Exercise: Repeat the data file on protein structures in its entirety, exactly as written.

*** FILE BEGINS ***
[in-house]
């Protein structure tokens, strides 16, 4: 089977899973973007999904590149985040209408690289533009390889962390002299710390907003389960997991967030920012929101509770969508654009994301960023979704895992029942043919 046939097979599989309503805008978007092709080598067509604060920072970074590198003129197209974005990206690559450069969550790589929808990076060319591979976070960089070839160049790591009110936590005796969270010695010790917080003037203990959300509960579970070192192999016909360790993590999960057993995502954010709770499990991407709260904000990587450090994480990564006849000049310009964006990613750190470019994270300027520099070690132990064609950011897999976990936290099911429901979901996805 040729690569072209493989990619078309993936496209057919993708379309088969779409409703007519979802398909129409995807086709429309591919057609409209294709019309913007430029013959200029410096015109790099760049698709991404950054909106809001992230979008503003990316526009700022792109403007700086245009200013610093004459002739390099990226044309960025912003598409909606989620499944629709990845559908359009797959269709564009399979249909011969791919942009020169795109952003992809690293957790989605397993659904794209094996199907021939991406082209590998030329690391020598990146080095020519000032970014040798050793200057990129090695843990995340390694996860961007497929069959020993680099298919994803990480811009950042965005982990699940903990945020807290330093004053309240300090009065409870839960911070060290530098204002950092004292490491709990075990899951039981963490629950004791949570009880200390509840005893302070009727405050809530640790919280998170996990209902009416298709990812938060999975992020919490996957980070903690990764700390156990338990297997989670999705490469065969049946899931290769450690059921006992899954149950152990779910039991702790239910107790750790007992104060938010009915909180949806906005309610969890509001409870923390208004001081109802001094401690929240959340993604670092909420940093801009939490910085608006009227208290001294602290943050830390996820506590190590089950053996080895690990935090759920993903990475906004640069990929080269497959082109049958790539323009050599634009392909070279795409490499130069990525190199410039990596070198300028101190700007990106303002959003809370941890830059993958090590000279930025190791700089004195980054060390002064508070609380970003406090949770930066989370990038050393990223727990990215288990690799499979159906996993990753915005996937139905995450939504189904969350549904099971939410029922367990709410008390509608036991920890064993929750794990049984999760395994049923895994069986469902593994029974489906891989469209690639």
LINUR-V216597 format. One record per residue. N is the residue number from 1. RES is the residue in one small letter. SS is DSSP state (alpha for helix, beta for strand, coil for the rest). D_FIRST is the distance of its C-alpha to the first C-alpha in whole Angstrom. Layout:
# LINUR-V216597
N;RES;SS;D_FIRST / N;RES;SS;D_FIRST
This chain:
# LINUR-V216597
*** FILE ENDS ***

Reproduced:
[in-house]
């Protein structure tokens, strides 16, 4: 089977899973973007999904590149985040209408690289533009390889962390002299710390907003389960997991967030920012929101509770969508654009994301960023979704895992029942043919 046939097979599989309503805008978007092709080598067509604060920072970074590198003129197209974005990206690559450069969550790589929808990076060319591979976070960089070839160049790591009110936590005796969270010695010790917080003037203990959300509960579970070192192999016909360790993590999960057993995502954010709770499990991407709260904000990587450090994480990564006849000049310009964006990613750190470019994270300027520099070690132990064609950011897999976990936290099911429901979901996805 040729690569072209493989990619078309993936496209057919993708379309088969779409409703007519979802398909129409995807086709429309591919057609409209294709019309913007430029013959200029410096015109790099760049698709991404950054909106809001992230979008503003990316526009700022792109403007700086245009200013610093004459002739390099990226044309960025912003598409909606989620499944629709990845559908359009797959269709564009399979249909011969791919942009020169795109952003992809690293957790989605397993659904794209094996199907021939991406082209590998030329690391020598990146080095020519000032970014040798050793200057990129090695843990995340390694996860961007497929069959020993680099298919994803990480811009950042965005982990699940903990945020807290330093004053309240300090009065409870839960911070060290530098204002950092004292490491709990075990899951039981963490629950004791949570009880200390509840005893302070009727405050809530640790919280998170996990209902009416298709990812938060999975992020919490996957980070903690990764700390156990338990297997989670999705490469065969049946899931290769450690059921006992899954149950152990779910039991702790239910107790750790007992104060938010009915909180949806906005309610969890509001409870923390208004001081109802001094401690929240959340993604670092909420940093801009939490910085608006009227208290001294602290943050830390996820506590190590089950053996080895690990935090759920993903990475906004640069990929080269497959082109049958790539323009050599634009392909070279795409490499130069990525190199410039990596070198300028101190700007990106303002959003809370941890830059993958090590000279930025190791700089004195980054060390002064508070609380970003406090949770930066989370990038050393990223727990990215288990690799499979159906996993990753915005996937139905995450939504189904969350549904099971939410029922367990709410008390509608036991920890064993929750794990049984999760395994049923895994069986469902593994029974489906891989469209690639």
LINUR-V216597 format. One record per residue. N is the residue number from 1. RES is the residue in one small letter. SS is DSSP state (alpha for helix, beta for strand, coil for the rest). D_FIRST is the distance of its C-alpha to the first C-alpha in whole Angstrom. Layout:
# LINUR-V216597
N;RES;SS;D_FIRST / N;RES;SS;D_FIRST
This chain:
# LINUR-V216597